Here is a question I had in mind (that was closed).

Criteria for a good screenplay

It began by asking how the quality of a screenplay is judged by the Oscar panel. That's certainly an expert, authoritative source. It then rambled a bit before I brought it back to the main point (with an edit.): "Are there any authoritative sources that spell out how to evaluate screen plays?"

Now, I'm not particularly interested in "layman" opinions about how to evaluate screen plays. But selections made by an Oscar panel are "factual," and the underlying reasons, although technically "opinions," are "expert." And there is a group of professional writers (some of them future Oscar panel members) who are paid to teach people how to write to maximize chances of Oscar selection.

On the history site (where I am a high rep member), I opined that the views of a recognized historian such as Stephen Ambrose could be treated as a "fact" (about Stephen Ambrose. https://history.stackexchange.com/questions/8615/why-did-stephen-ambrose-believe-that-the-election-of-aaron-burr-would-have-led-t) Would it make sense to do the same on this site by treating pronouncements by "authoritative" sources on this site as fact?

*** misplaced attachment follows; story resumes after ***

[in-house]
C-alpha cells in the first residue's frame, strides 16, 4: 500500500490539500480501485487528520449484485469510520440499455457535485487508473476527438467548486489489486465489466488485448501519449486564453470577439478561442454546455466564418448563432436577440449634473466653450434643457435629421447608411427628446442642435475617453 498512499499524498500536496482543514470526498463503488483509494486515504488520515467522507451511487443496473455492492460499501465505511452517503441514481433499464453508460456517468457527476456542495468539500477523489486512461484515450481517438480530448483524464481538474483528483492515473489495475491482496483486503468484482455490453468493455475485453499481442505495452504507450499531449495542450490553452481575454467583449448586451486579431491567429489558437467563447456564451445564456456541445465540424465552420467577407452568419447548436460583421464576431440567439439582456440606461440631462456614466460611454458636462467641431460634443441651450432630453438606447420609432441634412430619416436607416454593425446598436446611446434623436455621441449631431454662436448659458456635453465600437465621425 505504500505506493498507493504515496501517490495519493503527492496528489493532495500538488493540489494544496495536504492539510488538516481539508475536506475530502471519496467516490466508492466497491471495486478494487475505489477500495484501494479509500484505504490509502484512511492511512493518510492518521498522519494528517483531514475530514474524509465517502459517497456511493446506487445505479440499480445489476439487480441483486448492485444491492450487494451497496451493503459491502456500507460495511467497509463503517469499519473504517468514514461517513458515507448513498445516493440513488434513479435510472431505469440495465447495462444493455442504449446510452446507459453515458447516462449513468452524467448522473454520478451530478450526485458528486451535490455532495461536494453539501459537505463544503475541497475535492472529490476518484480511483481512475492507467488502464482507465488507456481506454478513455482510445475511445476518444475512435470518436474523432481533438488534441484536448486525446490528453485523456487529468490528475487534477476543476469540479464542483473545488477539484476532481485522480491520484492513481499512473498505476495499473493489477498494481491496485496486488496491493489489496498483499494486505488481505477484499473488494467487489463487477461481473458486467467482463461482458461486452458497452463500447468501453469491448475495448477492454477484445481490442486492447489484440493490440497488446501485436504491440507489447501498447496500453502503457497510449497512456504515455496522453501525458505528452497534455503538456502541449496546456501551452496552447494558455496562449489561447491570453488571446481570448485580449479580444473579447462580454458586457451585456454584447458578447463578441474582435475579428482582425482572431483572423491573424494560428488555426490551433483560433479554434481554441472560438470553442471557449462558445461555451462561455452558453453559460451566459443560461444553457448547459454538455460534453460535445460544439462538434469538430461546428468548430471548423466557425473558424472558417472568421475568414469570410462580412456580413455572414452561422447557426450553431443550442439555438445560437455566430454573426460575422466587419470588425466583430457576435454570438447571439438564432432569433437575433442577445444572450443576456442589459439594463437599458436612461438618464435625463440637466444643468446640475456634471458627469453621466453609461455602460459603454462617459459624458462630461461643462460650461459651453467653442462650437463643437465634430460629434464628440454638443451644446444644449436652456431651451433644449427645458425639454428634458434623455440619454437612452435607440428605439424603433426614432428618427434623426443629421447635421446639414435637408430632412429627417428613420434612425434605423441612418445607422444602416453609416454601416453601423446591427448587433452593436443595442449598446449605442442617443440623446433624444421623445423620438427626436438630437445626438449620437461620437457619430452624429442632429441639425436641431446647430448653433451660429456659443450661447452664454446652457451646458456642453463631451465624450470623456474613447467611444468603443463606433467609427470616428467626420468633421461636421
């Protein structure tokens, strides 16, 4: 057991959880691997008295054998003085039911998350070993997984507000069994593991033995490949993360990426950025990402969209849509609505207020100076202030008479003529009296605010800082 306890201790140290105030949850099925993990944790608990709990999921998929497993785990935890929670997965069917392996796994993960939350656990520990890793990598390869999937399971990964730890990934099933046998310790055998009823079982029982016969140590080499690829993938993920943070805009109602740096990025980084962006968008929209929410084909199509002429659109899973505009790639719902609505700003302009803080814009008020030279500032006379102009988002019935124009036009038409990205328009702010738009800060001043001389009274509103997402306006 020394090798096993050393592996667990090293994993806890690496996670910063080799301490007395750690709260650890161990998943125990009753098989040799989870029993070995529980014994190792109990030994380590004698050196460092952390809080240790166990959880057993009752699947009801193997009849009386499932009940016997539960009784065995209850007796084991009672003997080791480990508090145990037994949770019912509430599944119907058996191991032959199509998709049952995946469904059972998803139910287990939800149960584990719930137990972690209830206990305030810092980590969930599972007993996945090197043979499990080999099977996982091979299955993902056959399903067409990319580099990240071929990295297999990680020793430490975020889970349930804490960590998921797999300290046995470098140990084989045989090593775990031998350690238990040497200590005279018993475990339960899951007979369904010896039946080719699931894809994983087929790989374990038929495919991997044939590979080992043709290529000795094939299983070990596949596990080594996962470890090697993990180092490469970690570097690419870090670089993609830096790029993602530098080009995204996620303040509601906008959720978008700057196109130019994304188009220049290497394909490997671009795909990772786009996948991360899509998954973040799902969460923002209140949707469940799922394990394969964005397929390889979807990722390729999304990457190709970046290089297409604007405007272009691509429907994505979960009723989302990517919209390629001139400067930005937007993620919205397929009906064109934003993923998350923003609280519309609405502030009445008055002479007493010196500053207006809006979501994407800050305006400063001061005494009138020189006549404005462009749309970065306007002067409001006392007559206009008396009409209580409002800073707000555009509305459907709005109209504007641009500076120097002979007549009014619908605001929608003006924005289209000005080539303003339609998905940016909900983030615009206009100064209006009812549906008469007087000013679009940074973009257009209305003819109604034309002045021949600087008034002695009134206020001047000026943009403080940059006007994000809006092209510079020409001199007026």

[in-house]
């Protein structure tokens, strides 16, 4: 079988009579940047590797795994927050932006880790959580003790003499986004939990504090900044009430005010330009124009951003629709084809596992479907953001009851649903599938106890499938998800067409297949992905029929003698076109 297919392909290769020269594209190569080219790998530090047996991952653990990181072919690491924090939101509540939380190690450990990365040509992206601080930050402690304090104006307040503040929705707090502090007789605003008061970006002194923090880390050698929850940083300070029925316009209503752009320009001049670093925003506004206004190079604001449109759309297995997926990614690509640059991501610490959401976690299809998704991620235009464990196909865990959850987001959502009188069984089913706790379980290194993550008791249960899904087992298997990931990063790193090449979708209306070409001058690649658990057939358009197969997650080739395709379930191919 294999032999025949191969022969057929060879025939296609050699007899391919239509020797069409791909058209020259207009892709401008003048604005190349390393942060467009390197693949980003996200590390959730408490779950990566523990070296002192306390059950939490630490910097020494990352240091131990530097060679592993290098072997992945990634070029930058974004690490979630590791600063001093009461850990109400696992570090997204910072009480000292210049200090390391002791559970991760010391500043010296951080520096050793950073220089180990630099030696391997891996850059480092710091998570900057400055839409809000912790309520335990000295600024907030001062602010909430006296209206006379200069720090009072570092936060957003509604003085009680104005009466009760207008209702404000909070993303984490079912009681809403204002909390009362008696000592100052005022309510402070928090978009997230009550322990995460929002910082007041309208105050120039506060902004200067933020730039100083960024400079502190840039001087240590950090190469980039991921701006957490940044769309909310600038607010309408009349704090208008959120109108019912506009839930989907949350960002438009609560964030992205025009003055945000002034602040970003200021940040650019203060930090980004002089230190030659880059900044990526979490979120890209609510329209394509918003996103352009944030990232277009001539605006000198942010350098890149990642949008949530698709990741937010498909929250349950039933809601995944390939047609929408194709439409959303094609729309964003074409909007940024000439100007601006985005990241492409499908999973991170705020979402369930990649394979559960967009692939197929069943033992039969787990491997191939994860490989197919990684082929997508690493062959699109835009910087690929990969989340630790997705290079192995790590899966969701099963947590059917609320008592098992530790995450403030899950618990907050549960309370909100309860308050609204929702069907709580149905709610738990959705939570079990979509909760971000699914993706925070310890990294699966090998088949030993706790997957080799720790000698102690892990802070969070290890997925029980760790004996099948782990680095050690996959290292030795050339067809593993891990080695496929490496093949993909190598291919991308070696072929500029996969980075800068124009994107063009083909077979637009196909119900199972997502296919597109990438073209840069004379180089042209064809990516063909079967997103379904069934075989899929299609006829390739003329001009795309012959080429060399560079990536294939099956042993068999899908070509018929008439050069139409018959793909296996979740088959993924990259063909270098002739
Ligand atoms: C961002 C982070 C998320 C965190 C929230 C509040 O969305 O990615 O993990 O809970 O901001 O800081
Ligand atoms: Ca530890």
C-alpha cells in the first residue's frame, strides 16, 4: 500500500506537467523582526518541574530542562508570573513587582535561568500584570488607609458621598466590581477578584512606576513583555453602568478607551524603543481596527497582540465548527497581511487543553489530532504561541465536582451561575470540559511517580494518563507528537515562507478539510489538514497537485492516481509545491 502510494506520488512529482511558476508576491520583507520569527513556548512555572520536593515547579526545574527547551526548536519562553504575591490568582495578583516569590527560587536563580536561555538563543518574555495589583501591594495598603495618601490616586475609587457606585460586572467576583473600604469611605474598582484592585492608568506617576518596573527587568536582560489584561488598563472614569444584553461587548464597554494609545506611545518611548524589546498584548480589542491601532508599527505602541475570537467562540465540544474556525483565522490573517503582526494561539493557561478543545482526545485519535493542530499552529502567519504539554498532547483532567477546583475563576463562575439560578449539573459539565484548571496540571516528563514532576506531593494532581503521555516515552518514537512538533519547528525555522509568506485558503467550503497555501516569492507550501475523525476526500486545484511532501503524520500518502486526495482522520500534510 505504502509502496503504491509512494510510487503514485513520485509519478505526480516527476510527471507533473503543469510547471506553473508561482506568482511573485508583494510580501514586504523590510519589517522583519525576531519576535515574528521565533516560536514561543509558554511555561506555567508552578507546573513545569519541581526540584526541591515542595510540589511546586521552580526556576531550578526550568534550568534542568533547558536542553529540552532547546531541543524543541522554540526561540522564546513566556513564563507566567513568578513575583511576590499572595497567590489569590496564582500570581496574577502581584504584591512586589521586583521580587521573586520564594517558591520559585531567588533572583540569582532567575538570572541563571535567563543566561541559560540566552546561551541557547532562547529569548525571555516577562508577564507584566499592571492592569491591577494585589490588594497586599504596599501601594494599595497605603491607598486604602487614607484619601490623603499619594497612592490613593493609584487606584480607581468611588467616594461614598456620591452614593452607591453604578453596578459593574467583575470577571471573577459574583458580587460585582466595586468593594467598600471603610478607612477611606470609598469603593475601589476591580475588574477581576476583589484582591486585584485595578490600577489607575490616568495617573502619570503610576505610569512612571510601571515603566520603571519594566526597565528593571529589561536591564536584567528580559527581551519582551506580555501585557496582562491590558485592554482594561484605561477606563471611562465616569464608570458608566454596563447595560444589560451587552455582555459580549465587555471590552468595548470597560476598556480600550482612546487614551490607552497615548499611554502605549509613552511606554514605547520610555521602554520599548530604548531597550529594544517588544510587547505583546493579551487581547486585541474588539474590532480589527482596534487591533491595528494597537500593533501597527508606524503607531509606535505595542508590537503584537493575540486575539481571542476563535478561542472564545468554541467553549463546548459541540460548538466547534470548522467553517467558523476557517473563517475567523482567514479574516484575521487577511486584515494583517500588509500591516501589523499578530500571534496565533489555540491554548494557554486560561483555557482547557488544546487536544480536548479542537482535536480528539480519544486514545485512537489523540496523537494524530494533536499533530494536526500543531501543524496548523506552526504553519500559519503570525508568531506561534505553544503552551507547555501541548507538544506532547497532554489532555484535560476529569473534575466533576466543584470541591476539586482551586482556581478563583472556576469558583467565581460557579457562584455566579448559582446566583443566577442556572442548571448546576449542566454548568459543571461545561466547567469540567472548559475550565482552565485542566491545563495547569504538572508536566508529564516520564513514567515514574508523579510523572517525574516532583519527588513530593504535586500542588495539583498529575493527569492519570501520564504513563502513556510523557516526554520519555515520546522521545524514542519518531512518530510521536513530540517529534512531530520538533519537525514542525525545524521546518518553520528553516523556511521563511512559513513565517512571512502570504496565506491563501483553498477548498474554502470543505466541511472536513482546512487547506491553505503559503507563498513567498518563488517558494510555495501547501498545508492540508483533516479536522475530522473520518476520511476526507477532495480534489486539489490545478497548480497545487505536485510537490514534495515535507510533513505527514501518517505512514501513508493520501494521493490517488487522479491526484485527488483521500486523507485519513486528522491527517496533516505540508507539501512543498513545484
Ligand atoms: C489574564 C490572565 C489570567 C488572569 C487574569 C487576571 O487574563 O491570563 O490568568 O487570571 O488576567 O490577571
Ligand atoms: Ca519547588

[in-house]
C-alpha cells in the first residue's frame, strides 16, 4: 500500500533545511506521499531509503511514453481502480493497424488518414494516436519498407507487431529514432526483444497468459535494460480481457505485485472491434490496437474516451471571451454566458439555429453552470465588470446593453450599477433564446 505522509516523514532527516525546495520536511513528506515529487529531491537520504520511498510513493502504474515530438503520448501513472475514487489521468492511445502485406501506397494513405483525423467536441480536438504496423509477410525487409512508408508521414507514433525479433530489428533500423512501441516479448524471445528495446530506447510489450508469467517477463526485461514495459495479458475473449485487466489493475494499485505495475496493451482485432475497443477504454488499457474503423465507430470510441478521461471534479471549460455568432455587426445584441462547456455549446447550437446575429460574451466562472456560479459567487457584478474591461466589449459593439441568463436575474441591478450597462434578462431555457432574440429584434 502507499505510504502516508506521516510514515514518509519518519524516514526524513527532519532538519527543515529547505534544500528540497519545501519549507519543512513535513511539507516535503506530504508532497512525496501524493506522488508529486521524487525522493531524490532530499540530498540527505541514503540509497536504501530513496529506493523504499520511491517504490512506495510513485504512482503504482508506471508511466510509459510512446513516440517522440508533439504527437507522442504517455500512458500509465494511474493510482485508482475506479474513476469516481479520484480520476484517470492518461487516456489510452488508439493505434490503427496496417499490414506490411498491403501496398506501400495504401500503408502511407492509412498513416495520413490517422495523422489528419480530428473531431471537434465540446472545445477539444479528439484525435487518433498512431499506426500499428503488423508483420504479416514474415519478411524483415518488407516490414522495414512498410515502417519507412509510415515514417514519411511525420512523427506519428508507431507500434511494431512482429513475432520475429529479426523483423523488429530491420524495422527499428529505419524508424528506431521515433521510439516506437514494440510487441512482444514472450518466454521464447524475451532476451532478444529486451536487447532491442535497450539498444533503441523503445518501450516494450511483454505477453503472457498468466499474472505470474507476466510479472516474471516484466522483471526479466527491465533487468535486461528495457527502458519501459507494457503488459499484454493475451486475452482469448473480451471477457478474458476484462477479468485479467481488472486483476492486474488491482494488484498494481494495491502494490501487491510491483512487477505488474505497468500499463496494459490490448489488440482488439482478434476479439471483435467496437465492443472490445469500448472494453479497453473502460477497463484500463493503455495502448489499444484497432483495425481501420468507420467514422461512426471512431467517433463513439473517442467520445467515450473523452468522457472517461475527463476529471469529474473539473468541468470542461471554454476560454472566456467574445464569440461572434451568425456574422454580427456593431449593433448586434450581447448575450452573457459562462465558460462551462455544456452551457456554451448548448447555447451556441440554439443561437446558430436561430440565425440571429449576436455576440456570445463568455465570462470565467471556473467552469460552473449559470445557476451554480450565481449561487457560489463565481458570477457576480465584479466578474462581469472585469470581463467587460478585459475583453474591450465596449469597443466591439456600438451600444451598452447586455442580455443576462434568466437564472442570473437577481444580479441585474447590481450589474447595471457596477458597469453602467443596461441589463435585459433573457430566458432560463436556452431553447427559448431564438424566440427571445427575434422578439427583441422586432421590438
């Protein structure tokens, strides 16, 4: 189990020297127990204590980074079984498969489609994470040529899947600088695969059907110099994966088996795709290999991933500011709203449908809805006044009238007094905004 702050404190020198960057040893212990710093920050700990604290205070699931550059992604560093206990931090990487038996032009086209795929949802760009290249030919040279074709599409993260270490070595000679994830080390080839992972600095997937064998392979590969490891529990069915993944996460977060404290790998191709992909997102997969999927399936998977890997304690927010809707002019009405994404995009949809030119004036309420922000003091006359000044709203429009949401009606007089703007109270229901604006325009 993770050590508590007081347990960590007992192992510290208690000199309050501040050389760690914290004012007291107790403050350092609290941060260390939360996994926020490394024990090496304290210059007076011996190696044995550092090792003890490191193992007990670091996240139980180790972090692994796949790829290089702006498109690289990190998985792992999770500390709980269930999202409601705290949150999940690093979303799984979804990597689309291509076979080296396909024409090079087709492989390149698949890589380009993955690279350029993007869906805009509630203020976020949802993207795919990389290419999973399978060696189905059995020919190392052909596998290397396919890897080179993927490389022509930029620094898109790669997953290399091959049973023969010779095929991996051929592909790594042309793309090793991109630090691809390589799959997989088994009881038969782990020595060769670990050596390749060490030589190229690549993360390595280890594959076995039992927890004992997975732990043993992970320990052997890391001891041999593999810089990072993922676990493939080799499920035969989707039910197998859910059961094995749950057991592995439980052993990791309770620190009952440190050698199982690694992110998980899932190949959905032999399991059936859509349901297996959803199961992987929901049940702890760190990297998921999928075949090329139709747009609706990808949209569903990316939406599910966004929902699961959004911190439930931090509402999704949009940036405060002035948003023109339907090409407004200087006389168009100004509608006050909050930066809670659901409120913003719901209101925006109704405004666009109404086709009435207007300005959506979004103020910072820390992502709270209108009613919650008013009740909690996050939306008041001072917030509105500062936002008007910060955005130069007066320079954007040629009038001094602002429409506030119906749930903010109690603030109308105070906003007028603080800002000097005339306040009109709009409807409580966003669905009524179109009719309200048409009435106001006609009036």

If so, can we reopen the question?

1 Answer 1


I am certainly no expert, but it seems to me that the Oscar nominations are not guided by the quality of a screenplay alone, but also by political reasoning. What sells a screenplay, and what makes it eligible for an Oscar, are not the same factors.

The Oscars are a fact only insofar as they are awarded, and that they are awarded after the success of a movie has been shown. In science, this is called a post-hoc evaluation, and not considered too siginificant by most scholars. Or in other words: if someone tells you a bestselling movie has a great screenplay, then that is something you might have deduced by yourself; if on the other hand someone tells you some unfilmed screenplay is great, and then it is a box office hit, then that person is an expert.

In screenwriting, an expert is someone who can make predictions about which scripts sell, both to producers and to viewers. Who those people are, I don't know, but I am sure there are screenplay reviewers whose predictive power has been shown, and there are certainly those that know as much about screenwriting as you about history and who could cite those sources and quote their status as experts.

Still, the professional opinion of an expert is still an opinion, not a fact. Even Warren Buffett has been known to make false investments. And that is why the opinions of Stephen Ambrose are called "theories", and not "facts", by the scholarly community of historians. If you told Ambrose you consider his opinions fact, he would probably laugh at you.

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